Tambopata National Reserve is a Peruvian nature reserve located in the southeastern region of Madre de Dios. It was established on September 4, 2000, by decree of President Alberto Fujimori.The reserve protects several ecosystems of the tropical rainforest for the preservation of such forest and the sustainable use of forest resources by the peoples around the reserve.
Tambopata National Reserve is located south of the Madre de Dios river, in the province of Tambopata, region of Madre de Dios. It reaches the border with Bolivia to the east and borders with Bahuaja Sonene National Park to the south.
The area consists of forested hills and plains, with elevations ranging from 200 to 400 m above sea level. The area presents swamps, oxbow lakes and meandering rivers; the main rivers in the reserve being the Tambopata, Malinowski and Heath rivers.
The annual mean temperature in the area is 26°C, with a range between 10° and 38°C. The lower temperatures are caused by cold winds of antarctic origin; these cold waves occur in June and July. The rainy season occurs between December and March.
Tambopata National Reserve protects an area of rainforest, which belongs to the moist and wet subtropical forest according to the Holdridge life zone classification. The reserve is of ecological importance as it is part of the Vilcabamba Amboro wildlife corridor, which extends into neighboring Bolivia.
Vascular plants are represented in the reserve by 1713 species in 145 families. Among the species found in this protected area are: Virola surinamensis, Cedrela odorata, Oncidium spp., Bertholletia excelsa, Geonoma deversa, Minquartia guianensis, Epidendrum coronatum, Iriartea deltoidea, Celtis schippii, Spondias mombin, Mauritia flexuosa, Cedrelinga cateniformis, Hymenaea courbaril, Ficus trigonata, Croton draconoides, Inga spp., Attalea tessmannii, Calycophyllum spruceanum, Swietenia macrophylla, Dipteryx charapilla, Couroupita guianensis, Socratea exorrhiza, Hura crepitans, Manilkara bidentata, Clarisia racemosa, Hevea guianensis, Guadua weberbaueri, Ceiba pentandra, etc.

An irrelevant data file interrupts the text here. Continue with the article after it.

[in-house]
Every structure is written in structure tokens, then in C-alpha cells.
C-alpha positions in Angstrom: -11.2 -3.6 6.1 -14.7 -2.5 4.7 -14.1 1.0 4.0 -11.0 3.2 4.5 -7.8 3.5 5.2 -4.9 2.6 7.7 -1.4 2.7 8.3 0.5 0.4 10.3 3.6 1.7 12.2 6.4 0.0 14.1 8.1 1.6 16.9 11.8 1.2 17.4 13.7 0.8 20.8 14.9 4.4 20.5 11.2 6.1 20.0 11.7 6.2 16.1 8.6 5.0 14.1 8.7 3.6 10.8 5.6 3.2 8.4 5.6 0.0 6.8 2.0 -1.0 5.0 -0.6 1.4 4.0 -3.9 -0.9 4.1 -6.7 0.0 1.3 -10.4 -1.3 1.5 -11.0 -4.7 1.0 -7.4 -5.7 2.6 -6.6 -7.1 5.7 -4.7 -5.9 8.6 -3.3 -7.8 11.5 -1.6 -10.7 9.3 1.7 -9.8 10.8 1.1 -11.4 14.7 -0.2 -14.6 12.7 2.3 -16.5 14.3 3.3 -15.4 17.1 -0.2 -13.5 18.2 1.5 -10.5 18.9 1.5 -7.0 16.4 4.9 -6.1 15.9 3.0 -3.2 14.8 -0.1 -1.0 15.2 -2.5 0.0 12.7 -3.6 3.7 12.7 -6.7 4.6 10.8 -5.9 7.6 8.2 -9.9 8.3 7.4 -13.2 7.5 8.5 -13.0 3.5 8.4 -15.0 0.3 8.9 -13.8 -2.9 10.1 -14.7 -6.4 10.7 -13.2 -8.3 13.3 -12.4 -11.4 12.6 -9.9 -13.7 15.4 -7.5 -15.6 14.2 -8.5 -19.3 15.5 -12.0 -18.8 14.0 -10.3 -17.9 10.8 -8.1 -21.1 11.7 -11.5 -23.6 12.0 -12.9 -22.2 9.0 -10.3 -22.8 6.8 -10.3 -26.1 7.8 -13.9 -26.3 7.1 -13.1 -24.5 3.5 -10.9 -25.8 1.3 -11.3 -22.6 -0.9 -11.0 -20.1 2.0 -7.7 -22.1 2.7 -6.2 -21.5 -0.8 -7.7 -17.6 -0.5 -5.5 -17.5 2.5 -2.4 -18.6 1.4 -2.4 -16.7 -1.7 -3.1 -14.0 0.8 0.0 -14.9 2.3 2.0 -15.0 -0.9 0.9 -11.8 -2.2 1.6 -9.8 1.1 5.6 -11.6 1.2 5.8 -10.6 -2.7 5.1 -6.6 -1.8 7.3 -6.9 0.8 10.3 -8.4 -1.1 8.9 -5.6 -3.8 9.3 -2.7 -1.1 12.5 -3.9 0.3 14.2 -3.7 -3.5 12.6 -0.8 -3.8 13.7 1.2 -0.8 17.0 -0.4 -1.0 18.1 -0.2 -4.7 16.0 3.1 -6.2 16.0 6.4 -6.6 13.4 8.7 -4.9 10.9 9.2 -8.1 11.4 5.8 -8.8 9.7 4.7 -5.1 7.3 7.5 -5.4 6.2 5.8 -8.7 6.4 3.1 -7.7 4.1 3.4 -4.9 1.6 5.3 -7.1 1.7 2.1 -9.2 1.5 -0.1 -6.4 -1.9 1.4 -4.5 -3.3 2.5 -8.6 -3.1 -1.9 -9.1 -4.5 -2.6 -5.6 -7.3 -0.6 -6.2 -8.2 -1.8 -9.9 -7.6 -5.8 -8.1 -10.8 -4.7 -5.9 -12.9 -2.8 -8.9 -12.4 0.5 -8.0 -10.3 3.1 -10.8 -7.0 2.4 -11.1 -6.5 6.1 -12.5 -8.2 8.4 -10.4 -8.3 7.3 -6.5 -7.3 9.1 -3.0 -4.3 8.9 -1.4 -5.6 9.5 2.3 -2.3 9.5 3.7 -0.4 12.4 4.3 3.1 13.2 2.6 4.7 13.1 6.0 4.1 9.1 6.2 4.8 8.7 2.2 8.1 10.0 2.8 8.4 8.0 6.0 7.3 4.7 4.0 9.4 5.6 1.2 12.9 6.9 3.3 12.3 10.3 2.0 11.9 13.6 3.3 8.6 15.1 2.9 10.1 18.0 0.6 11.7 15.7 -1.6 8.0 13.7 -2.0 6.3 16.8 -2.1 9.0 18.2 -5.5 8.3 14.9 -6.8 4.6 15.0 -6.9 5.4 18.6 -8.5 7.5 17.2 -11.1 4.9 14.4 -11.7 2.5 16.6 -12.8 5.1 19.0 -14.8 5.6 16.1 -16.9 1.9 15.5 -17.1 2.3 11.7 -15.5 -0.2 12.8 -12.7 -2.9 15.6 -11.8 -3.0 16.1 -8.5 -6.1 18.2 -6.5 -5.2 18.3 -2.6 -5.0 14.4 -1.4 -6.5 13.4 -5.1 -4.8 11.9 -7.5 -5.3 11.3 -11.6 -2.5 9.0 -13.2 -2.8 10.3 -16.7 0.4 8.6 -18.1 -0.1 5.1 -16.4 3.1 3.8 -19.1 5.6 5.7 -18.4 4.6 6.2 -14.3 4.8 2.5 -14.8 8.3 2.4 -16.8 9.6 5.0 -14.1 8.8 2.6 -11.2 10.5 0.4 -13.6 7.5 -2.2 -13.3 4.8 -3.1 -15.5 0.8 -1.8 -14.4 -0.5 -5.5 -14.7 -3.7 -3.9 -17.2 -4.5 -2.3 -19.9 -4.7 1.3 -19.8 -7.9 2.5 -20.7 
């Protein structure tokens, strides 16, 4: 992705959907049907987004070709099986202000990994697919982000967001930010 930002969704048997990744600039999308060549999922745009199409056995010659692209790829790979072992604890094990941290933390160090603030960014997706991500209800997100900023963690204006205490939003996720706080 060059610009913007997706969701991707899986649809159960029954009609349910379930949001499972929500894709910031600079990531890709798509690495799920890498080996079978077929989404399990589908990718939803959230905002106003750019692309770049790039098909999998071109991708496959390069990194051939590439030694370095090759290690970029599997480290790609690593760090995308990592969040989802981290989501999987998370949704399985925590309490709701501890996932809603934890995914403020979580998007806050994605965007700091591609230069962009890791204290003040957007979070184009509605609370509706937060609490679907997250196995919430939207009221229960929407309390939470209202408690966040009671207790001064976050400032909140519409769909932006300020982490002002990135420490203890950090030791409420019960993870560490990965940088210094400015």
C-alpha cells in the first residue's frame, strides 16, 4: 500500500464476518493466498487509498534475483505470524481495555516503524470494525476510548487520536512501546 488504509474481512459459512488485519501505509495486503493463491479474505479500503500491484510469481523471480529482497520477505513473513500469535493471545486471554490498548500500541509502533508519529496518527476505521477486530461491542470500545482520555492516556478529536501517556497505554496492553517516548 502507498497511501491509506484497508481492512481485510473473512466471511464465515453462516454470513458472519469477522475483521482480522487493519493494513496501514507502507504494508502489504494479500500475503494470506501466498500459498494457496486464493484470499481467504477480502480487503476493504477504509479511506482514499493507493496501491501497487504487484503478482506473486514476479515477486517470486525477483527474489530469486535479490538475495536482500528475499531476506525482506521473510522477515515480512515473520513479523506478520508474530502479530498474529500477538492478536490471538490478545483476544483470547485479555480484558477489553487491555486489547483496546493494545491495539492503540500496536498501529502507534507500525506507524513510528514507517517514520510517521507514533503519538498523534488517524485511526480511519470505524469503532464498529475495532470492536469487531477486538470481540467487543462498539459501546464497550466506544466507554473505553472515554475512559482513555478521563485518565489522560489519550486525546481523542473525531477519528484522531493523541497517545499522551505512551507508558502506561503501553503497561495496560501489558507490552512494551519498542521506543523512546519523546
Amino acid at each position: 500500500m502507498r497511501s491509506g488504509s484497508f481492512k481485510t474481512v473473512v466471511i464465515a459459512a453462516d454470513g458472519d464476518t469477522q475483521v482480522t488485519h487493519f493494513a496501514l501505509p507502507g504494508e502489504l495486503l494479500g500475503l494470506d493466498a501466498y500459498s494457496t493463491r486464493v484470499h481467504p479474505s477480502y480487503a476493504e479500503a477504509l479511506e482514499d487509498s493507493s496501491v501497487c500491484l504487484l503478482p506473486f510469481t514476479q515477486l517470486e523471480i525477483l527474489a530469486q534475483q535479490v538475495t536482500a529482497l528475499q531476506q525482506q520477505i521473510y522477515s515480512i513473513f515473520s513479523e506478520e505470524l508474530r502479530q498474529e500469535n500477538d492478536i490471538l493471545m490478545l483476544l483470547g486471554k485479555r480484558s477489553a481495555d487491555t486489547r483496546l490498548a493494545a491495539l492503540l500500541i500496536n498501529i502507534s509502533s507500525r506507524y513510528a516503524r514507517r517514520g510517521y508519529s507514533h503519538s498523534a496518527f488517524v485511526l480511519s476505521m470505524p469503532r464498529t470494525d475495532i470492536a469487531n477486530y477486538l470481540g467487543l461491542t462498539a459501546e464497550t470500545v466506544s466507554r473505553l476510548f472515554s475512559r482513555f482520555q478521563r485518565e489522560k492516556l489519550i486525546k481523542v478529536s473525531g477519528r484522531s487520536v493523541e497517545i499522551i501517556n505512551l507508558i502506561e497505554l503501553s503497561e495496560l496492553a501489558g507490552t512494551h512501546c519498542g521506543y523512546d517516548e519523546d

Among the mammal species found in the reserve are: the jaguar, the puma, the ocelot, the collared peccary, the giant otter, the Peruvian spider monkey, the jaguarundi, Hoffmann's two-toed sloth, the capybara, the tufted capuchin, the white-lipped peccary, the marsh deer, the red brocket, the brown-throated sloth, the black-capped squirrel monkey, the South American tapir, etc.
Some of the species of fish present in the reserve are: Prochilodus nigricans, Potamorhina latior, Brachyplatystoma flavicans, Piaractus brachypomus, Brycon spp., Schizodon fasciatus, etc.
Some species of birds present in the reserve are: the harpy eagle, the white-necked jacobin, the scarlet macaw, the rufescent tiger heron, the king vulture, the roseate spoonbill, the crested eagle, the razor-billed curassow, the blue-and-yellow macaw, the variegated tinamou, the sunbittern, the red-and-green macaw, the horned curassow, the golden-tailed sapphire, etc.
In 2013, Georgia Tech researcher Troy Alexander discovered four bizarre gazebo-shaped spider nests while visiting the Reserve. The nests, which have since come to be known as Silkhenge structures, were each composed of an undocumented silk compound and consisted of a circular fence-like formation encompassing a spire at its center. Alexander's subsequent Reddit inquiry was unable to identify the peculiar nest structure pictured or the species of arthropod associated with it.
Later that year, an expedition to the Reserve led by Phil Torres observed 45 additional like structures. While the team successfully documented several spiderlings hatching from the nests (video of which was later posted online), none of them survived into adulthood. Furthermore, the team was unable to observe any member of the species to exhibit the characteristics indicative of adult arthropods. With DNA testing proving inconclusive, the species native to Silkhenge structures remains unidentified.